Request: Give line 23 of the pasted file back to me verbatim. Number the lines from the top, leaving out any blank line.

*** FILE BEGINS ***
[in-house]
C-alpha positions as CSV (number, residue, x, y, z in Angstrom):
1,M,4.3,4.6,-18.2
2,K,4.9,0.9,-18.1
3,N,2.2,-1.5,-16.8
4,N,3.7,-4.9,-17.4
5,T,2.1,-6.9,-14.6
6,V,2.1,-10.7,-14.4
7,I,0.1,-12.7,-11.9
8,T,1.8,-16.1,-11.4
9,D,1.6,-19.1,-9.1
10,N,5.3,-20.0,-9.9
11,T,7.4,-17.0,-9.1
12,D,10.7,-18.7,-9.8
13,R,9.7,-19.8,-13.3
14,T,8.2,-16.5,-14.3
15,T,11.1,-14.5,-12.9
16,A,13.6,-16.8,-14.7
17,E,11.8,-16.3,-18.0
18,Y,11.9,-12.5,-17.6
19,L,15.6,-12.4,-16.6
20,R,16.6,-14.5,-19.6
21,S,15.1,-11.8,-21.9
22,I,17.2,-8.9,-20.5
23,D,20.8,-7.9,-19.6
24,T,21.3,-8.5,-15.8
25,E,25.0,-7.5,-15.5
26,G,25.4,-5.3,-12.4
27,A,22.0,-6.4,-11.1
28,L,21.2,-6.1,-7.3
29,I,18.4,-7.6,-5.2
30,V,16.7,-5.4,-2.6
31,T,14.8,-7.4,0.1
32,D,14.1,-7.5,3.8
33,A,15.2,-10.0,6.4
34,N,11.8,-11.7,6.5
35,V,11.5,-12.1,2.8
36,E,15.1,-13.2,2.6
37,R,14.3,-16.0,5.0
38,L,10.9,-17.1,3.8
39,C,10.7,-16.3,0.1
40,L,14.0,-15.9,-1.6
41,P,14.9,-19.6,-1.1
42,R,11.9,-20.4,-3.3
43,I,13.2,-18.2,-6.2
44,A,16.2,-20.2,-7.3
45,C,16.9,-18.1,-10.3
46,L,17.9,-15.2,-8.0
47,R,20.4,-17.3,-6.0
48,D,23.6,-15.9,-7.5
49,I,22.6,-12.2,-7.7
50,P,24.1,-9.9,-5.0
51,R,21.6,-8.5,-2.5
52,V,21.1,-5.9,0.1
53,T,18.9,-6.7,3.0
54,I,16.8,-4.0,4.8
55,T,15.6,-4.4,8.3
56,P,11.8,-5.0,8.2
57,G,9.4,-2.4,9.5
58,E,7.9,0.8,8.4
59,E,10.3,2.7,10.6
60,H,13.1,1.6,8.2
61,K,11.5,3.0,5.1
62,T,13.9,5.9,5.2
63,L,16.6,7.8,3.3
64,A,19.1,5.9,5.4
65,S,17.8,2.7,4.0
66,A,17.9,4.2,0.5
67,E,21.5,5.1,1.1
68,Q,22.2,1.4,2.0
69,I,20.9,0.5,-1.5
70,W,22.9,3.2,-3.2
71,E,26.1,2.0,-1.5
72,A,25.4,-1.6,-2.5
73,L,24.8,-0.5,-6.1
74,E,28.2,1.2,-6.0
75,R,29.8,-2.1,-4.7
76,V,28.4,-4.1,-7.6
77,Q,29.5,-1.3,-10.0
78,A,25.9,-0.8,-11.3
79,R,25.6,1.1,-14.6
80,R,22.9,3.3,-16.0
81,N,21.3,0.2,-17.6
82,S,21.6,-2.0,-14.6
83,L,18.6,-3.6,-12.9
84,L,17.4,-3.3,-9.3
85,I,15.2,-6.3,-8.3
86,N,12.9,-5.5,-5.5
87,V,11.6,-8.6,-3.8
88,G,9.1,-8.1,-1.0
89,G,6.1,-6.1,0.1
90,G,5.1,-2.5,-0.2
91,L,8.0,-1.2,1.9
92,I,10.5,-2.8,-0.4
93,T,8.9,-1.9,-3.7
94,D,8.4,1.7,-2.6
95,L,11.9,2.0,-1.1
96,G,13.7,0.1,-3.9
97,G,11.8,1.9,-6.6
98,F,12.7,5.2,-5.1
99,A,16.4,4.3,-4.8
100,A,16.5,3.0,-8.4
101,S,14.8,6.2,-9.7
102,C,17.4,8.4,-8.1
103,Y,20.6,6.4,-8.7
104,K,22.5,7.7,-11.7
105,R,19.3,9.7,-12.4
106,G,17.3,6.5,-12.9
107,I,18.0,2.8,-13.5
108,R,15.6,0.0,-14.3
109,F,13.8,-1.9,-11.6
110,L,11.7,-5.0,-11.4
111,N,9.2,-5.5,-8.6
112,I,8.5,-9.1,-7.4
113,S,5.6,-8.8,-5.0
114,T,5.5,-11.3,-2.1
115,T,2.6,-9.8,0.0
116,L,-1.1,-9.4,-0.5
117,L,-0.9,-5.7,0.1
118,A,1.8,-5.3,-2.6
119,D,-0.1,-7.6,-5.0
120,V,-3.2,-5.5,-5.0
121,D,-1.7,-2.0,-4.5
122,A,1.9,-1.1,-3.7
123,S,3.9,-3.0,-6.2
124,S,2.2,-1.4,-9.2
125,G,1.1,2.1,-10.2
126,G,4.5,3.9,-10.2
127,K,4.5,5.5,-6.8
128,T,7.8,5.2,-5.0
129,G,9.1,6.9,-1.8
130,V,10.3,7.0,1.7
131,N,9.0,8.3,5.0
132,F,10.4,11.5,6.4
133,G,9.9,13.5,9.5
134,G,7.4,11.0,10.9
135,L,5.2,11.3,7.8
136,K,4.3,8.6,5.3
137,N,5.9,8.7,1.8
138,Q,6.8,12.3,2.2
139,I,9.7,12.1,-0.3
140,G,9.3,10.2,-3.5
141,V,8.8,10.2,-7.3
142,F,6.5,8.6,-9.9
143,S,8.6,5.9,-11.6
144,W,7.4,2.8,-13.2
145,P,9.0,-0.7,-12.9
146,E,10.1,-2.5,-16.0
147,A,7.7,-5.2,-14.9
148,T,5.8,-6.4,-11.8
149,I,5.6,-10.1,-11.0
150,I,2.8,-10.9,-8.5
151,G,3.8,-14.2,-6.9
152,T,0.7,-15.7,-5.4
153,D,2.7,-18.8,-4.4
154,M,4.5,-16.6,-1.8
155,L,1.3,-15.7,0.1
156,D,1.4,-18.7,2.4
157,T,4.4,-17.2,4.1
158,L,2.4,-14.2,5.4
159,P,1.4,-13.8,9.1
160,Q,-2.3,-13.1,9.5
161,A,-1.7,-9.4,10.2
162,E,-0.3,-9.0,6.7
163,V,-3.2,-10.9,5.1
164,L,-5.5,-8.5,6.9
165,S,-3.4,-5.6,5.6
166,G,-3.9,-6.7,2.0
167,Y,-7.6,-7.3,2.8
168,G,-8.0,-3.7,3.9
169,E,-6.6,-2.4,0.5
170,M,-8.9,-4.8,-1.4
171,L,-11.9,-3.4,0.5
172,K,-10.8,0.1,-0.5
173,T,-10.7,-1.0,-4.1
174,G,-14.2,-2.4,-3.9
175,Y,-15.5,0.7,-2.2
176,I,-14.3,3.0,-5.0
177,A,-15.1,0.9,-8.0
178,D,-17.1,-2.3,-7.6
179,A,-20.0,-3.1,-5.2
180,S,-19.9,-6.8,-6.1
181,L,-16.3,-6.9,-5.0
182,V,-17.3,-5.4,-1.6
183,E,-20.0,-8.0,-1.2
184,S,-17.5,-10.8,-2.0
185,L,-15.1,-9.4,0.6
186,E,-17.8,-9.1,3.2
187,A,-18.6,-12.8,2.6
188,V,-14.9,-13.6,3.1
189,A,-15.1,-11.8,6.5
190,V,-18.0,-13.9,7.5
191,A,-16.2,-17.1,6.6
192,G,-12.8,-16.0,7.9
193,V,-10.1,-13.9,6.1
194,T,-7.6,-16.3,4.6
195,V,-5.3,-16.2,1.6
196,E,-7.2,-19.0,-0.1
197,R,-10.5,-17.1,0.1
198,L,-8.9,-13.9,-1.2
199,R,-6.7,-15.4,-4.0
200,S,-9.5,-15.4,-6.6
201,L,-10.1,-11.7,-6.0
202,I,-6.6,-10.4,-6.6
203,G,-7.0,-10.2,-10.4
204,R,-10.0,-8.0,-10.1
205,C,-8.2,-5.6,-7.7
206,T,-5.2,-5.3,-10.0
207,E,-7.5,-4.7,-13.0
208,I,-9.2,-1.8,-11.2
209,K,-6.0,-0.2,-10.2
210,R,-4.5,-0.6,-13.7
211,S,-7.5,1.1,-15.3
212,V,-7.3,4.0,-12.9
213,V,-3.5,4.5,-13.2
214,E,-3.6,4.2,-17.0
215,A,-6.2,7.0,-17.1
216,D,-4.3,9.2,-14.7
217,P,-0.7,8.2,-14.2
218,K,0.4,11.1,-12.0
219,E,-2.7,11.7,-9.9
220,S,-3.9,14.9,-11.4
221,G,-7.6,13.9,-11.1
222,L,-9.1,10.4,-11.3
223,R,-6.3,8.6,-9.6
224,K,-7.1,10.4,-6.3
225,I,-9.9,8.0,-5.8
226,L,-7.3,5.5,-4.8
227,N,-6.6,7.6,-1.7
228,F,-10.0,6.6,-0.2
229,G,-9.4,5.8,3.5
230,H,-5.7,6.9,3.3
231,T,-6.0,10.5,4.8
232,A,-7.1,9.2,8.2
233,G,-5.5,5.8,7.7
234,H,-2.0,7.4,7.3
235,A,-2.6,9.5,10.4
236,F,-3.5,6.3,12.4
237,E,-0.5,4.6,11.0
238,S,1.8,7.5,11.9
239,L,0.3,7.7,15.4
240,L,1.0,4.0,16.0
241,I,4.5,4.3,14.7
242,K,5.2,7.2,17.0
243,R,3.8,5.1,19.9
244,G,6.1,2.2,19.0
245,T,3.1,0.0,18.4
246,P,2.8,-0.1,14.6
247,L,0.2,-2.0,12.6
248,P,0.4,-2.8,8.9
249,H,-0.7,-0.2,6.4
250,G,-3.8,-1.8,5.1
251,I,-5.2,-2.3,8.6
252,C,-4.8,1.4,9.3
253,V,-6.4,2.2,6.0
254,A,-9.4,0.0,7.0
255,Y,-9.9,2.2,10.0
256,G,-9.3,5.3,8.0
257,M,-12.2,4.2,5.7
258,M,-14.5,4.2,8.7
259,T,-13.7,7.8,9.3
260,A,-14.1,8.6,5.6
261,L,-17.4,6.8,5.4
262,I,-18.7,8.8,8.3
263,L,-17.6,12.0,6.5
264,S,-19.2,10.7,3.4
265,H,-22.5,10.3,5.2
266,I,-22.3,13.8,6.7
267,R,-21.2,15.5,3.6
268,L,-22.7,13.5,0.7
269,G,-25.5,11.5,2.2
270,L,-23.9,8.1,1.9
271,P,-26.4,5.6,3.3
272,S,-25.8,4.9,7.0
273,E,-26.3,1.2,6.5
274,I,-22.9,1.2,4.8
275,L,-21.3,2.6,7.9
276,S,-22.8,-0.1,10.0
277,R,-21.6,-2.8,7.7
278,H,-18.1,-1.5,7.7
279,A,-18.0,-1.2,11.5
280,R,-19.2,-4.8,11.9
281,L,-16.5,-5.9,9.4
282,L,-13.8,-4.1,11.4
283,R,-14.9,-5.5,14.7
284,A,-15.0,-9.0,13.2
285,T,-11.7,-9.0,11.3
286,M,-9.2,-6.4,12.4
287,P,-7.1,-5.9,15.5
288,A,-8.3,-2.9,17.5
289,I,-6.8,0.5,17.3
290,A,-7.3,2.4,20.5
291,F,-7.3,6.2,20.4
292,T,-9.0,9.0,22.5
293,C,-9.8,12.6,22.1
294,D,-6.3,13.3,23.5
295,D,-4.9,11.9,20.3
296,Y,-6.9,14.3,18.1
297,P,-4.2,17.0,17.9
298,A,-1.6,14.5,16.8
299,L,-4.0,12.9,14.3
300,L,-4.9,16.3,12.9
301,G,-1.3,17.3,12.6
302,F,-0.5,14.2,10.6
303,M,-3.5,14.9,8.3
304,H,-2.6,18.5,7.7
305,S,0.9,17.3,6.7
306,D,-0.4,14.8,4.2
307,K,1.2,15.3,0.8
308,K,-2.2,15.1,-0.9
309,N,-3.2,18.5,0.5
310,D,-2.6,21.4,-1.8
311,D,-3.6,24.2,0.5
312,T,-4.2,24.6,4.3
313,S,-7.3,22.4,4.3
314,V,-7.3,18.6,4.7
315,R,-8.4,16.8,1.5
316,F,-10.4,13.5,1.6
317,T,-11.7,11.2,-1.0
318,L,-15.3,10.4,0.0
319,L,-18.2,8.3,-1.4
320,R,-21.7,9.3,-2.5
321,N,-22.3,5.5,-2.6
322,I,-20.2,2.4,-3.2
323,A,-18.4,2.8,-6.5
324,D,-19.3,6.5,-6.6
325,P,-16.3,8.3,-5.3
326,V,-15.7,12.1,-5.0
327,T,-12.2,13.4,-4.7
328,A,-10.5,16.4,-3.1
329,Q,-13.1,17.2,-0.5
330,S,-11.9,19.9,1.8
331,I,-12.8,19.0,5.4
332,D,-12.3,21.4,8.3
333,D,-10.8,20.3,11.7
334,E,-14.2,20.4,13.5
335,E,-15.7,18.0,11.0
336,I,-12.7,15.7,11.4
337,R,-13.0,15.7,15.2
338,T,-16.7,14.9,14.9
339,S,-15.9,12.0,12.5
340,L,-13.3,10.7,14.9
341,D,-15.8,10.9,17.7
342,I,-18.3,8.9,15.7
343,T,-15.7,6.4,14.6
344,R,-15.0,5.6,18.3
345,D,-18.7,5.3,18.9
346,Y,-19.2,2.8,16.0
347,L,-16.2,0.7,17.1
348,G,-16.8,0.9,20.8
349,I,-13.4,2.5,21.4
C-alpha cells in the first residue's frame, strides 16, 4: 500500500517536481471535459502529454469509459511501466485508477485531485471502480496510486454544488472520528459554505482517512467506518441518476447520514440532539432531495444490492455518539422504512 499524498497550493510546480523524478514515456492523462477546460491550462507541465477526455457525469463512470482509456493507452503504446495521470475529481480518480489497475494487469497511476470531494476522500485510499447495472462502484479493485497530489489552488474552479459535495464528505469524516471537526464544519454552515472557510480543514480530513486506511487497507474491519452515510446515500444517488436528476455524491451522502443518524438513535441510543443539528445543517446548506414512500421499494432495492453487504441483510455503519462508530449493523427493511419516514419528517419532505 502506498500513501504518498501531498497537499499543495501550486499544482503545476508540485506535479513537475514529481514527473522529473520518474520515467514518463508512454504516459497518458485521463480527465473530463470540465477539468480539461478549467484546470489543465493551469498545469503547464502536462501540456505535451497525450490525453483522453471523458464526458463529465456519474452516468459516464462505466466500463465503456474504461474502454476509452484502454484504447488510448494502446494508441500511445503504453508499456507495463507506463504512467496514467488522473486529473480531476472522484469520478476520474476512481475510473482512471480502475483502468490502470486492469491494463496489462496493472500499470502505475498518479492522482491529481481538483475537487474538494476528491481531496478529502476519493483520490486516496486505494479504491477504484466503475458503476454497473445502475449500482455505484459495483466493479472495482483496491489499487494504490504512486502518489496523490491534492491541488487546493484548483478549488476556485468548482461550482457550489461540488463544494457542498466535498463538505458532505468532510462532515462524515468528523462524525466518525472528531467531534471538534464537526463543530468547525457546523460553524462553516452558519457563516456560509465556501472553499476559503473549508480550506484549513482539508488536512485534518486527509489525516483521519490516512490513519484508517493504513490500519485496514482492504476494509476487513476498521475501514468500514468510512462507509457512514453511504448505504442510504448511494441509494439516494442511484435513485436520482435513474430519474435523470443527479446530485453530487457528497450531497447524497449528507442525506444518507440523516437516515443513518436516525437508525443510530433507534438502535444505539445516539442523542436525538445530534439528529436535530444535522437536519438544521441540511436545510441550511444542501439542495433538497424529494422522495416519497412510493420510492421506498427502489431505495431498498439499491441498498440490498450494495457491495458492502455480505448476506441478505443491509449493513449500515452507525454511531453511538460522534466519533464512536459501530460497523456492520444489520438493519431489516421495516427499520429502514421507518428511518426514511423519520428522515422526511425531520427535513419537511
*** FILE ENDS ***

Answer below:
21,S,15.1,-11.8,-21.9